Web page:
Council hears annexation proposal
Town Council held a special meeting Jan.5 to listen to the first reading of the proposal for the annexation of Rumsey Green, a new multi-use complex that will be built along Route 45. No motions were passed, but more information was requested for the next meeting that is forthcoming.
The land being considered is not within the Corporation of Shepherdstown limits – yet.
The Rumsey Development Group would prefer to get this parcel of land annexed by the Corporation of Shepherdstown and work with town council rather than Jefferson County. Each of the team’s members have had experience working with both governing bodies and they all agree that the town is easier, cheaper and faster.
Eric Lewis acted as the spokesperson for the Rumsey Development Group at Wednesday’s special town council meeting. The group is comprised of several community members. Brothers Cricky and Chaz Shultz and Chris Colbert, all Rumsey members, were also in attendance.
Annexing a project of this size has several steps. If things progress as planned, they could be turning earth as soon as July 2011.
“Our vision is to build five buildings on the land with some parking in the middle and around the buildings,” Lewis said.
They have 14.5 acres along Route 45. This area includes the grain silos besides Sheetz, a few residential homes and several bare acres.
They have three potential lessees – Sheetz, urgent care and a bank. The current Sheetz would close, the tanks and canopy would be removed. A new Sheetz would be built on this site.
“The developers will only build the phases once they have anchor stores signed in a contract. Contracts will be easier to get once they have the annexation and building permits,” Cricky Shultz said.
The developers want to attract services that the town doesn’t already have. They are investigating medical services, such as an orthodontist, or business services, like mailbox alternatives. The developers welcome suggestions.
In the center, towards the back of the land, they are planning a large building, built in the same style as downtown Shepherdstown. They plan on it being three stories with different facades and rooflines. The lower level would be retail space with an anchor upscale grocery store. The second floor would be office space and the third floor would be wheelchair-accessible apartments with an elevator.
Traffic flow was a big concern for many of those present. The development group is considering the
following to improve the current traffic flow and to accommodate this new project:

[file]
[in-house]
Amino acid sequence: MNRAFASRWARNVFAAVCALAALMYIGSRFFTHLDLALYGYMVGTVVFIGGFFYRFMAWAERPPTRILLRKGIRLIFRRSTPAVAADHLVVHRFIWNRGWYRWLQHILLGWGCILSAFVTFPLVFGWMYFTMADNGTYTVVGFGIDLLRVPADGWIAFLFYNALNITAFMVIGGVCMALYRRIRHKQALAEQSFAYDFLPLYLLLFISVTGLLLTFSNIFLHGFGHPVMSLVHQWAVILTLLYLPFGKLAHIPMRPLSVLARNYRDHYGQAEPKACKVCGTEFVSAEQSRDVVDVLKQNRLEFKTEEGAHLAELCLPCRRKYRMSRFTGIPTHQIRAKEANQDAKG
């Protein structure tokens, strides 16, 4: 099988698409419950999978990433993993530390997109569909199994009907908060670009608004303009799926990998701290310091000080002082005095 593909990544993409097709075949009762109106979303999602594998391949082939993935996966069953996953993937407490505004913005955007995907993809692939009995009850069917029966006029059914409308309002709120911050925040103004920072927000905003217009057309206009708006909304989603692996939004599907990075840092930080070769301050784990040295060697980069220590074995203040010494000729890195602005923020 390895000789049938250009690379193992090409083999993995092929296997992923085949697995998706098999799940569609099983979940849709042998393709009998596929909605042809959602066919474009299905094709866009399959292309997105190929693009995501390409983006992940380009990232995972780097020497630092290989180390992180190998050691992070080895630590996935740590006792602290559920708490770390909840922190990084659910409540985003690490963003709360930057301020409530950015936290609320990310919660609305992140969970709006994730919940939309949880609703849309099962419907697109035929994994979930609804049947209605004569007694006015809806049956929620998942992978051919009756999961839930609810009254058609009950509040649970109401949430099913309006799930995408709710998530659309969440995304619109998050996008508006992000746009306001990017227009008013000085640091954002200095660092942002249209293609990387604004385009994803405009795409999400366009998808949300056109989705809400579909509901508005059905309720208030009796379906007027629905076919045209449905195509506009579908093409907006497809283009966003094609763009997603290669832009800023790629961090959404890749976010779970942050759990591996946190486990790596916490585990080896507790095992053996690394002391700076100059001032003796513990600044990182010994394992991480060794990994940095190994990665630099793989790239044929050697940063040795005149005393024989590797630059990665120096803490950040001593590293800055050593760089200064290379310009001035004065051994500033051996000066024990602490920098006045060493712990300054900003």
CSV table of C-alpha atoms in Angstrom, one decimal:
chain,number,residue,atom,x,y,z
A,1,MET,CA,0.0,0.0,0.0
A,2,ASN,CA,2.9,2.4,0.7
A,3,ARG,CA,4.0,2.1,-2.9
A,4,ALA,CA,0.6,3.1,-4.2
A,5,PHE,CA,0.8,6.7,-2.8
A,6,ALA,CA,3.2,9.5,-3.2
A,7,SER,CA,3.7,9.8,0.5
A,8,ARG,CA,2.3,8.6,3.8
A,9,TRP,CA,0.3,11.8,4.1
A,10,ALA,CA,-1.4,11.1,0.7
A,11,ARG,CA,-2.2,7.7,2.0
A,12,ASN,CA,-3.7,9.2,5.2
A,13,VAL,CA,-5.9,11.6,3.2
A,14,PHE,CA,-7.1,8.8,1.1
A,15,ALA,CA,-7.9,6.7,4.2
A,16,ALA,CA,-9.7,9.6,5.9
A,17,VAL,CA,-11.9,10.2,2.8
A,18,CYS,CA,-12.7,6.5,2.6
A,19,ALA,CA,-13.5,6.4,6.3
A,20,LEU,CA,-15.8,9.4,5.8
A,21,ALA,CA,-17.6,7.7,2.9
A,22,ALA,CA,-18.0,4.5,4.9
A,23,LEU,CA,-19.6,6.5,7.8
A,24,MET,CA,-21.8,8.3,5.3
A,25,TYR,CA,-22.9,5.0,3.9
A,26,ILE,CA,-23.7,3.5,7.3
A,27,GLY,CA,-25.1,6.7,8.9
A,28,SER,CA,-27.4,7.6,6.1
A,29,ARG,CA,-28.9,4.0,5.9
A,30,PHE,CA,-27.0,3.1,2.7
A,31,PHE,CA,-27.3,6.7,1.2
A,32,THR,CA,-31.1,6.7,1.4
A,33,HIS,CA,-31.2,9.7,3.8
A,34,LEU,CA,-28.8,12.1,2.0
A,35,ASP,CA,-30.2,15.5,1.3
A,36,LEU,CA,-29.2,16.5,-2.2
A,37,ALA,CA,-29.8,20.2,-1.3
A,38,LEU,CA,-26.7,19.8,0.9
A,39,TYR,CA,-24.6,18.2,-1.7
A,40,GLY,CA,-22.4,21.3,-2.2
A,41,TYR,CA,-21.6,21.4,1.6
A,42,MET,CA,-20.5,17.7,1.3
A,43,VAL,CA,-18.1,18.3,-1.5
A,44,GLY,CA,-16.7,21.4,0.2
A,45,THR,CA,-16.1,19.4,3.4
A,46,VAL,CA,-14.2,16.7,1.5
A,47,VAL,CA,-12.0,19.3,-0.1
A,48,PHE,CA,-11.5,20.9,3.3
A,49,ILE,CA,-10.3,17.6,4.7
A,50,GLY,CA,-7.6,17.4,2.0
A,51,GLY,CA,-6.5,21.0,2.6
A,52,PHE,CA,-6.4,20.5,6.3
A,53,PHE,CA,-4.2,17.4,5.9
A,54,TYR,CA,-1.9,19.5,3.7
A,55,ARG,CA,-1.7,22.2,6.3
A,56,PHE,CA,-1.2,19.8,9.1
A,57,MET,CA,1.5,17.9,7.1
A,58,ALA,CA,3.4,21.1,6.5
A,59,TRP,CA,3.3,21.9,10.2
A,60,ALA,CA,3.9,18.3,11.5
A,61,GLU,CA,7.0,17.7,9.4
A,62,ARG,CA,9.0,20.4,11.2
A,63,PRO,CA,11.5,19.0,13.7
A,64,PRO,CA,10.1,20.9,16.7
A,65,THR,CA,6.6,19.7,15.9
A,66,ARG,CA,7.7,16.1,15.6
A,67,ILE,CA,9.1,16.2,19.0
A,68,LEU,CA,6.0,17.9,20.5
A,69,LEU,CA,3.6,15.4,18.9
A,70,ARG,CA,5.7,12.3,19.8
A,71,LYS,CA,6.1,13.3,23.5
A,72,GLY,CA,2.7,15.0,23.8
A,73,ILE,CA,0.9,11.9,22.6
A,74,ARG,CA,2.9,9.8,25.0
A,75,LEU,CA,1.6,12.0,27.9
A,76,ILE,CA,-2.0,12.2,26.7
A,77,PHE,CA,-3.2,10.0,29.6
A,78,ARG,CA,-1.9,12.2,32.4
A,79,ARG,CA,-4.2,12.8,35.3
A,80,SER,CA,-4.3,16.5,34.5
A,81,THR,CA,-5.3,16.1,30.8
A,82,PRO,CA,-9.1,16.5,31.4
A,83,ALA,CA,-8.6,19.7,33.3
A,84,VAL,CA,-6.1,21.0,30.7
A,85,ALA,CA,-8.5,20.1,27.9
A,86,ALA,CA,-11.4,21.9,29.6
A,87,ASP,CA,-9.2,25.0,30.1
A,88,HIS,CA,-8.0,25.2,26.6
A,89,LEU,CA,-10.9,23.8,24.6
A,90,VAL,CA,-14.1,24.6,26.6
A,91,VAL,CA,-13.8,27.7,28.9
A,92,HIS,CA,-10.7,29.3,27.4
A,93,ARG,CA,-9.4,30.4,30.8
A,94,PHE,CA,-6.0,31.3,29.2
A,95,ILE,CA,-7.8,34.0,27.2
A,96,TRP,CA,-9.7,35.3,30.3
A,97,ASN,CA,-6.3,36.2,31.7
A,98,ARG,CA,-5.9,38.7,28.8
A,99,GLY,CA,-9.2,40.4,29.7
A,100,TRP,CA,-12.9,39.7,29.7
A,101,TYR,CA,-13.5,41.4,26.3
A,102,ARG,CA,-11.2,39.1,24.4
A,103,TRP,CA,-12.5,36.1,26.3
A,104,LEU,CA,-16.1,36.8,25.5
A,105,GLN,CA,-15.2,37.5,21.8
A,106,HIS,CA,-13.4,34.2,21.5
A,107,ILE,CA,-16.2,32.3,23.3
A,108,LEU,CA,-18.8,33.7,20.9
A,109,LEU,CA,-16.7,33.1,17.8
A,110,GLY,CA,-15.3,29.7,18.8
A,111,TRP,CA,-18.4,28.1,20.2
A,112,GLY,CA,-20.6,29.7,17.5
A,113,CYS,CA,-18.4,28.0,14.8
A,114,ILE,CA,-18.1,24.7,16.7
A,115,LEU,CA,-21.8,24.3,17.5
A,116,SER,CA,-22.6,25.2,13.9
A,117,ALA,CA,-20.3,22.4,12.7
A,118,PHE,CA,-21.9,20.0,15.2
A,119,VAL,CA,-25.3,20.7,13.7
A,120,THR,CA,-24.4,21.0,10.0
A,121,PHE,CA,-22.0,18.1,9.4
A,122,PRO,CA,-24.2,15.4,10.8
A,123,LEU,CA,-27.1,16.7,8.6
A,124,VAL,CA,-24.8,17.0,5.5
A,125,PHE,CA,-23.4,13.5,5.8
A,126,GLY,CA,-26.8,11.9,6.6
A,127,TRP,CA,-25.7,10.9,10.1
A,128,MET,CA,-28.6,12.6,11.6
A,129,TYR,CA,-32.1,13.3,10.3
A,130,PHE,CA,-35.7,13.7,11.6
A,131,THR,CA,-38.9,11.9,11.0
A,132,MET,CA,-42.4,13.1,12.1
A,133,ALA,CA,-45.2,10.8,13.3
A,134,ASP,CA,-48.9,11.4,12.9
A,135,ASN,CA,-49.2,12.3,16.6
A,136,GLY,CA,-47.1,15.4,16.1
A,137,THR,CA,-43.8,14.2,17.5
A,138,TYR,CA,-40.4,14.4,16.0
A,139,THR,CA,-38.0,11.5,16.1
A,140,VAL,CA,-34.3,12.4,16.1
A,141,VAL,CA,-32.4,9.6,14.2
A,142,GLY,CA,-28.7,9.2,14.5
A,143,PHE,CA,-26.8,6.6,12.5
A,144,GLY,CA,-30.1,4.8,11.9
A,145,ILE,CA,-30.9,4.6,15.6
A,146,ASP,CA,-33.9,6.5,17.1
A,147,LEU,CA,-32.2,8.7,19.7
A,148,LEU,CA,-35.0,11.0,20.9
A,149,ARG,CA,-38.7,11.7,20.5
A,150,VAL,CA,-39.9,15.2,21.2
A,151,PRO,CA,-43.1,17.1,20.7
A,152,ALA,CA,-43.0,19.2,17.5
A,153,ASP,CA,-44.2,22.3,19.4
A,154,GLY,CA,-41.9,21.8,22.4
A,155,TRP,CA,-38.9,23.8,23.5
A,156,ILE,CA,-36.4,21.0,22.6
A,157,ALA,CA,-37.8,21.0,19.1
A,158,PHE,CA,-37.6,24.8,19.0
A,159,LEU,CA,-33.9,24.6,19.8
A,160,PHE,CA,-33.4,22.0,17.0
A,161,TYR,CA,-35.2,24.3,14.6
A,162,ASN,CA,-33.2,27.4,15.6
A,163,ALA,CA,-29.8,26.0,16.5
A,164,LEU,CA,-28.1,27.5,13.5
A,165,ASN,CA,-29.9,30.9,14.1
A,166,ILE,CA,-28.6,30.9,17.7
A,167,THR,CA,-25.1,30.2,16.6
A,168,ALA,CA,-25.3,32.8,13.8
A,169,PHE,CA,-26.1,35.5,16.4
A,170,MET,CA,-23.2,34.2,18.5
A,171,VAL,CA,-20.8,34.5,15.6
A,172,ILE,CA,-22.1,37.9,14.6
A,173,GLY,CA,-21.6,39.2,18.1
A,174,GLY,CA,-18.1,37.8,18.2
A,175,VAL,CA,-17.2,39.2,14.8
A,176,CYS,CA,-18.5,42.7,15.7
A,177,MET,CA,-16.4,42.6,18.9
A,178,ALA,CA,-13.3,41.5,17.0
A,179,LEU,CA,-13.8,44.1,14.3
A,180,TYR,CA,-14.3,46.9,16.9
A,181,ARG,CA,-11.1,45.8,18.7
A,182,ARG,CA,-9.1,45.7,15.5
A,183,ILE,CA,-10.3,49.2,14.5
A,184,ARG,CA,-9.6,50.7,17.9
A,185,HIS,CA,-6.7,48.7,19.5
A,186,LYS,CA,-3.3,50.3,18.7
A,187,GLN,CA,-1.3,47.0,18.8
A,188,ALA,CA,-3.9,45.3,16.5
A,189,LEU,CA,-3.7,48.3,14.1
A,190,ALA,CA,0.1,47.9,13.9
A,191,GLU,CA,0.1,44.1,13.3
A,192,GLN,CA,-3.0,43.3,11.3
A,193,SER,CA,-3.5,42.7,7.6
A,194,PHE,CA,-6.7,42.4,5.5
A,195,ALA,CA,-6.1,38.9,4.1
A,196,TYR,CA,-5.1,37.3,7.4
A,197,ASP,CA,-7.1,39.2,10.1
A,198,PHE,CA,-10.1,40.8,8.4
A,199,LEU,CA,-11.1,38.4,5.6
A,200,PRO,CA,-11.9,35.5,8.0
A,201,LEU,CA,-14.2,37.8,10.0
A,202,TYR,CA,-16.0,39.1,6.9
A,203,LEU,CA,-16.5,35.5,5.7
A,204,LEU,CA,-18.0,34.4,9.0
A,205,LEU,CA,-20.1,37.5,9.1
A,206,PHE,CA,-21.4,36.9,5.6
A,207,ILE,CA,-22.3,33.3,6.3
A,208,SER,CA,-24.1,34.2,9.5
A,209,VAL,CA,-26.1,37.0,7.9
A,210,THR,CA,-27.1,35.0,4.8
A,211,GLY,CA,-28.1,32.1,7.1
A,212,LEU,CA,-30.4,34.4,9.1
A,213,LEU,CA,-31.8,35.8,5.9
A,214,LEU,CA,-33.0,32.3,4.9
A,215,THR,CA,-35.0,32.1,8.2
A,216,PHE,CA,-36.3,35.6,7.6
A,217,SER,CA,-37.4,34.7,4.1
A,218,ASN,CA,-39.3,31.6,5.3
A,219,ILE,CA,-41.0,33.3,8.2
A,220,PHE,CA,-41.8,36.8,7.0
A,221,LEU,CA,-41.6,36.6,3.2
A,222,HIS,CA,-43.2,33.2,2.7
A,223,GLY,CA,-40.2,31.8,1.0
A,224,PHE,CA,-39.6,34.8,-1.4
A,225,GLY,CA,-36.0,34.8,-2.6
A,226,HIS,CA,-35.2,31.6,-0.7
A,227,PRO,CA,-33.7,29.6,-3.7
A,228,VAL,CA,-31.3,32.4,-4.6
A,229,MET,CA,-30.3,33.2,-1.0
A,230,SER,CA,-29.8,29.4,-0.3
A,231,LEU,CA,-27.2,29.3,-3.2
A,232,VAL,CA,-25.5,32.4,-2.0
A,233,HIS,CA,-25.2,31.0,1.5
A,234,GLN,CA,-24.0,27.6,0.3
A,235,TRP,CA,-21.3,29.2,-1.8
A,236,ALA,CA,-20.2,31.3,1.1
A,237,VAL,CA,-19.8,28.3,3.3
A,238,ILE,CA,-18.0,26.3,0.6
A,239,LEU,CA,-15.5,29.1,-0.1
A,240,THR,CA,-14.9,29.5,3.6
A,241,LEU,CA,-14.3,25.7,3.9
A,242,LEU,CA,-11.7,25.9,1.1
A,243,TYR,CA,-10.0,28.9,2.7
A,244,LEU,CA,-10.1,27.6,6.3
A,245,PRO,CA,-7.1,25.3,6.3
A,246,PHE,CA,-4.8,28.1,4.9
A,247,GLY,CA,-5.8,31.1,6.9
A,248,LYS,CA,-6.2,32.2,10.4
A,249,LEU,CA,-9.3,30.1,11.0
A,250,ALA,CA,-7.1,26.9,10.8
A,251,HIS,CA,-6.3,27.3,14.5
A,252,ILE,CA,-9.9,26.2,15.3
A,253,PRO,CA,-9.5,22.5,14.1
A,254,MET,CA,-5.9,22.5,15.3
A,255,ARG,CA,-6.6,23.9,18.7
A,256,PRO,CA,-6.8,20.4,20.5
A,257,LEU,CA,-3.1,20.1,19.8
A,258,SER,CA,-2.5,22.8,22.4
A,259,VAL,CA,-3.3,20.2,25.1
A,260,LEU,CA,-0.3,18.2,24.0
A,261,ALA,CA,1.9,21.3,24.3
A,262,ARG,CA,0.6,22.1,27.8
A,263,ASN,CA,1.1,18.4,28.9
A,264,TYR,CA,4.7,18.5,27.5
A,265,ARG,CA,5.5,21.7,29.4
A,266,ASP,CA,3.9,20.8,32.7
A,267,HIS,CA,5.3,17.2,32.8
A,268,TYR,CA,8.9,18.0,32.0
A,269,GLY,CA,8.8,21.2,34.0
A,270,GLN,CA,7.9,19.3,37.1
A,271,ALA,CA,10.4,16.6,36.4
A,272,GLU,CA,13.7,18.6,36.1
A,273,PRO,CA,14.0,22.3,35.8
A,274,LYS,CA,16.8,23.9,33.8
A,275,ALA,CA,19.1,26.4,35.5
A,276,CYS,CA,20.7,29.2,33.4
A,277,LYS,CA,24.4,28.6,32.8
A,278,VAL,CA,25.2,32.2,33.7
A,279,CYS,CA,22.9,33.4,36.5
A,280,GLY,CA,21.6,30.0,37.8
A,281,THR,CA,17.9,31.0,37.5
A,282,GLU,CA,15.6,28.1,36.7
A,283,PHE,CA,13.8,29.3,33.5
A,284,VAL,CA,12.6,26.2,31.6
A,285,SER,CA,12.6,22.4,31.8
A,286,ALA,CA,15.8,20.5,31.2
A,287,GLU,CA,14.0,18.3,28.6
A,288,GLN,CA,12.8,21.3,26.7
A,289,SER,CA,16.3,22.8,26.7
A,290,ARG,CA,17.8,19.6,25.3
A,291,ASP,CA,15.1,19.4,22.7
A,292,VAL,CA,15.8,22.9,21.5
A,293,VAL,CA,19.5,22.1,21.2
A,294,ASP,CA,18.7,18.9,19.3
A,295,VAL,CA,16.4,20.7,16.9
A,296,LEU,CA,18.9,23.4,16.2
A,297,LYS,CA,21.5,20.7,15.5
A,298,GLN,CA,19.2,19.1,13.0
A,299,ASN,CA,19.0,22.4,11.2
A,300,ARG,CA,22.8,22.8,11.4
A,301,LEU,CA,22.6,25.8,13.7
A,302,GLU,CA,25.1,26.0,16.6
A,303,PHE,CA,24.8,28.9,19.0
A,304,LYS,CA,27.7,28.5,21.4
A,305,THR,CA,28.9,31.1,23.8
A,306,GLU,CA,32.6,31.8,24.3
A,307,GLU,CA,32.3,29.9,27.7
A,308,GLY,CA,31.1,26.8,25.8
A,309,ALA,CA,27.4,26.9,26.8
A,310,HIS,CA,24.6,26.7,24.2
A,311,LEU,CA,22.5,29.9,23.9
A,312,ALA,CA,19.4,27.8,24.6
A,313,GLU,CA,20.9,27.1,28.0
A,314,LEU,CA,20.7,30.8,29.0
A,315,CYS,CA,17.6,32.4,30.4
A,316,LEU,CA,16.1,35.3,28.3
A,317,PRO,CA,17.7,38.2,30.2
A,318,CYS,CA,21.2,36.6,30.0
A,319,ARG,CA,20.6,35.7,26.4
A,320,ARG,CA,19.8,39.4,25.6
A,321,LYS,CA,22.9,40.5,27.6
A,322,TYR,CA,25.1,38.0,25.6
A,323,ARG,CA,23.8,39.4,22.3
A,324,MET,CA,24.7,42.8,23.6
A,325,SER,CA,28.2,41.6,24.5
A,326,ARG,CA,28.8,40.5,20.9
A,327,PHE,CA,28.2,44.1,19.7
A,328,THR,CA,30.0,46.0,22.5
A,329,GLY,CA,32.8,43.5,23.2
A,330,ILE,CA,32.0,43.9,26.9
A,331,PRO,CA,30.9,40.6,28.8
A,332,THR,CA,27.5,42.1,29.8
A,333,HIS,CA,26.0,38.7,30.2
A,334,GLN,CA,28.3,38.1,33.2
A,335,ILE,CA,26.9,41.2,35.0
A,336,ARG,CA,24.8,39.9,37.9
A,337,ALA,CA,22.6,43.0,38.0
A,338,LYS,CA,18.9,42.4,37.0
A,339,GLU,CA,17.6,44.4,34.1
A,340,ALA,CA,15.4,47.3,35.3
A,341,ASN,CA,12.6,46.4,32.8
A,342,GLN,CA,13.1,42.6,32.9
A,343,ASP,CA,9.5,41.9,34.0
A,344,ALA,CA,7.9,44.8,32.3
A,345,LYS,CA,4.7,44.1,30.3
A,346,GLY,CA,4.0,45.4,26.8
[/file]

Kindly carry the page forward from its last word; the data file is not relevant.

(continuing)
A traffic light in front of their two lane entrance. They are talking with Shepherd University to move the West Campus entrance to the other side of Dominos to be served by the light also.
Sidewalks along the front of their project and along German Street to match up with the existing sidewalk. Eventually, this sidewalk would be able to access the 480 bypass sidewalk and people could ride from town to Morgan’s Grove Park on a sidewalk.
Meredith Wait, president of the Shepherdstown Business Association asked the mayor if the developers will be working with the town planning commission once the annexation takes place.
“The guys will have to work with the zoning, planning and historic landmark commissions once the property is annexed” Mayor Jim Auxer said.
Some concerns were raised about detracting from the downtown businesses.
“The last thing we want to do is detract from the downtown. We want to offer other services that would not fit in our downtown area but that people are having to go elsewhere for,” Lewis said.
“It is a business owner’s prerogative to move to the new location,” Councilor Lori Robertson said.
Adam Shively, Shepherdstown resident, suggested offering services that might encourage college students to stay in town over weekends.
“Hardware for small fix-it projects, inexpensive food choices, whatever it is they go home for. That’s 4,000 potential customers,” Shively said.
Annexation involves several public hearings. Wednesday’s meeting was step one. But the council needs more information.
“We would need much more specific plans before anything could be approved. At this point in time, there are good intentions to move forward,” said Councilor Josh Stella.
Mayor Auxer was appreciative of the 40 or more people who attended. He said that when they held a similar public meeting to tell people about the water treatment plans where the town planned to spend $9.3 million, nobody turned out.
“I would like to encourage the public to come to the meetings and give their comments,” Mayor Auxer said.
Community members are welcome to send their suggestions or comments to firstname.lastname@example.org
Lewis is also willing to answer questions or comments. He can be reached at 304-728-6877.